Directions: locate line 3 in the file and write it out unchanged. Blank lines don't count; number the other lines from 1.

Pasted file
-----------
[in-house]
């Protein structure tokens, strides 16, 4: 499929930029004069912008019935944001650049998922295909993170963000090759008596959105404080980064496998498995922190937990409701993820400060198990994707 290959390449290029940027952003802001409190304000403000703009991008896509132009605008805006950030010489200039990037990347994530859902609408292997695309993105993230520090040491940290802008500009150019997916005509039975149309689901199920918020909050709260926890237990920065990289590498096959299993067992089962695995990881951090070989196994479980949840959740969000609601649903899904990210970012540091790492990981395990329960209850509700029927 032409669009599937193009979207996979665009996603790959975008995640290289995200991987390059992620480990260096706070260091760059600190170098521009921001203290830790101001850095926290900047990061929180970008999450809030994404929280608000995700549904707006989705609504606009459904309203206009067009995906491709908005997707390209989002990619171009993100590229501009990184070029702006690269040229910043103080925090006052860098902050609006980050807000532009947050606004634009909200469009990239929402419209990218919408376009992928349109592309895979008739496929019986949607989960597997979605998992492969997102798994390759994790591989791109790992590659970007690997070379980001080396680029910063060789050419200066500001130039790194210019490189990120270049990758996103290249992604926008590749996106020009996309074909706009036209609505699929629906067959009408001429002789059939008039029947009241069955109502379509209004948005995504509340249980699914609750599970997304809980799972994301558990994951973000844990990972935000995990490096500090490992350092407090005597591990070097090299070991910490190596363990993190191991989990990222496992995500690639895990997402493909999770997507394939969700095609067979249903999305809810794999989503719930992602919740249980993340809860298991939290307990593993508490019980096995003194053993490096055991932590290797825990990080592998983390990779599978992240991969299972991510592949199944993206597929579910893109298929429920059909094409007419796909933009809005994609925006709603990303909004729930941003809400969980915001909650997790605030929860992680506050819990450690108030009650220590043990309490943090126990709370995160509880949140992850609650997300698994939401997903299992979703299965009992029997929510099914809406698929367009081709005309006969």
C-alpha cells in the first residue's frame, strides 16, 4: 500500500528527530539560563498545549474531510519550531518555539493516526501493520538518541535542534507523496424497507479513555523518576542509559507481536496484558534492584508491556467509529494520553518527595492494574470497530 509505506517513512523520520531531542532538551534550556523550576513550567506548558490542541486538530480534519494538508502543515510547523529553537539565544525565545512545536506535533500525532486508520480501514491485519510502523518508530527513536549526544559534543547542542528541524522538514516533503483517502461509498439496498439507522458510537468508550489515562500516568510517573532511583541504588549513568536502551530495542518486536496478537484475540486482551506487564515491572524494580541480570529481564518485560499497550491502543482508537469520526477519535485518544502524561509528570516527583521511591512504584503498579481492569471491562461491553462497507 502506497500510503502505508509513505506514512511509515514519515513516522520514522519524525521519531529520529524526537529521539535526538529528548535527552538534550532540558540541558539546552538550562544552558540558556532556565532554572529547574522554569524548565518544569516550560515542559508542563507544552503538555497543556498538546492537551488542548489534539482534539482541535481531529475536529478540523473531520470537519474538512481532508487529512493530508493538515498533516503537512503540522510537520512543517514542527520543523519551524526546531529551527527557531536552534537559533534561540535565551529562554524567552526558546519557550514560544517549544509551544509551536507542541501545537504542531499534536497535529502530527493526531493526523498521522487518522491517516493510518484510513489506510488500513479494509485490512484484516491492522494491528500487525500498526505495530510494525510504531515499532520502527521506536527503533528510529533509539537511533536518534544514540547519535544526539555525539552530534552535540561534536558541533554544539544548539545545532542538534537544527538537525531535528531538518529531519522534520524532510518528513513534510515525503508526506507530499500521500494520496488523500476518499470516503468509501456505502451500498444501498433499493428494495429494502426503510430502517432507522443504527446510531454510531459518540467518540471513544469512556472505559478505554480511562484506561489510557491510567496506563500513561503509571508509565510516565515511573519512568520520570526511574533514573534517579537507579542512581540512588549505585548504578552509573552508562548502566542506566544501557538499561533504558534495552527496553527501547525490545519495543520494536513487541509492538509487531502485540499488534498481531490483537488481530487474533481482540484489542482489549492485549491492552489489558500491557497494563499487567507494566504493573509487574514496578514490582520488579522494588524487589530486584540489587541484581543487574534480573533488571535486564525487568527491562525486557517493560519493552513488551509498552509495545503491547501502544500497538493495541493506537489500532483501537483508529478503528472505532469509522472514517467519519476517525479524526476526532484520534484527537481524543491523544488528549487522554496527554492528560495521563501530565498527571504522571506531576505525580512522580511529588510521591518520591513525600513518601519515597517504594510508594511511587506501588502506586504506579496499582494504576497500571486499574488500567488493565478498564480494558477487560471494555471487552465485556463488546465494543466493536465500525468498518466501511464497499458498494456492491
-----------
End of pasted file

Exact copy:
C-alpha cells in the first residue's frame, strides 16, 4: 500500500528527530539560563498545549474531510519550531518555539493516526501493520538518541535542534507523496424497507479513555523518576542509559507481536496484558534492584508491556467509529494520553518527595492494574470497530 509505506517513512523520520531531542532538551534550556523550576513550567506548558490542541486538530480534519494538508502543515510547523529553537539565544525565545512545536506535533500525532486508520480501514491485519510502523518508530527513536549526544559534543547542542528541524522538514516533503483517502461509498439496498439507522458510537468508550489515562500516568510517573532511583541504588549513568536502551530495542518486536496478537484475540486482551506487564515491572524494580541480570529481564518485560499497550491502543482508537469520526477519535485518544502524561509528570516527583521511591512504584503498579481492569471491562461491553462497507 502506497500510503502505508509513505506514512511509515514519515513516522520514522519524525521519531529520529524526537529521539535526538529528548535527552538534550532540558540541558539546552538550562544552558540558556532556565532554572529547574522554569524548565518544569516550560515542559508542563507544552503538555497543556498538546492537551488542548489534539482534539482541535481531529475536529478540523473531520470537519474538512481532508487529512493530508493538515498533516503537512503540522510537520512543517514542527520543523519551524526546531529551527527557531536552534537559533534561540535565551529562554524567552526558546519557550514560544517549544509551544509551536507542541501545537504542531499534536497535529502530527493526531493526523498521522487518522491517516493510518484510513489506510488500513479494509485490512484484516491492522494491528500487525500498526505495530510494525510504531515499532520502527521506536527503533528510529533509539537511533536518534544514540547519535544526539555525539552530534552535540561534536558541533554544539544548539545545532542538534537544527538537525531535528531538518529531519522534520524532510518528513513534510515525503508526506507530499500521500494520496488523500476518499470516503468509501456505502451500498444501498433499493428494495429494502426503510430502517432507522443504527446510531454510531459518540467518540471513544469512556472505559478505554480511562484506561489510557491510567496506563500513561503509571508509565510516565515511573519512568520520570526511574533514573534517579537507579542512581540512588549505585548504578552509573552508562548502566542506566544501557538499561533504558534495552527496553527501547525490545519495543520494536513487541509492538509487531502485540499488534498481531490483537488481530487474533481482540484489542482489549492485549491492552489489558500491557497494563499487567507494566504493573509487574514496578514490582520488579522494588524487589530486584540489587541484581543487574534480573533488571535486564525487568527491562525486557517493560519493552513488551509498552509495545503491547501502544500497538493495541493506537489500532483501537483508529478503528472505532469509522472514517467519519476517525479524526476526532484520534484527537481524543491523544488528549487522554496527554492528560495521563501530565498527571504522571506531576505525580512522580511529588510521591518520591513525600513518601519515597517504594510508594511511587506501588502506586504506579496499582494504576497500571486499574488500567488493565478498564480494558477487560471494555471487552465485556463488546465494543466493536465500525468498518466501511464497499458498494456492491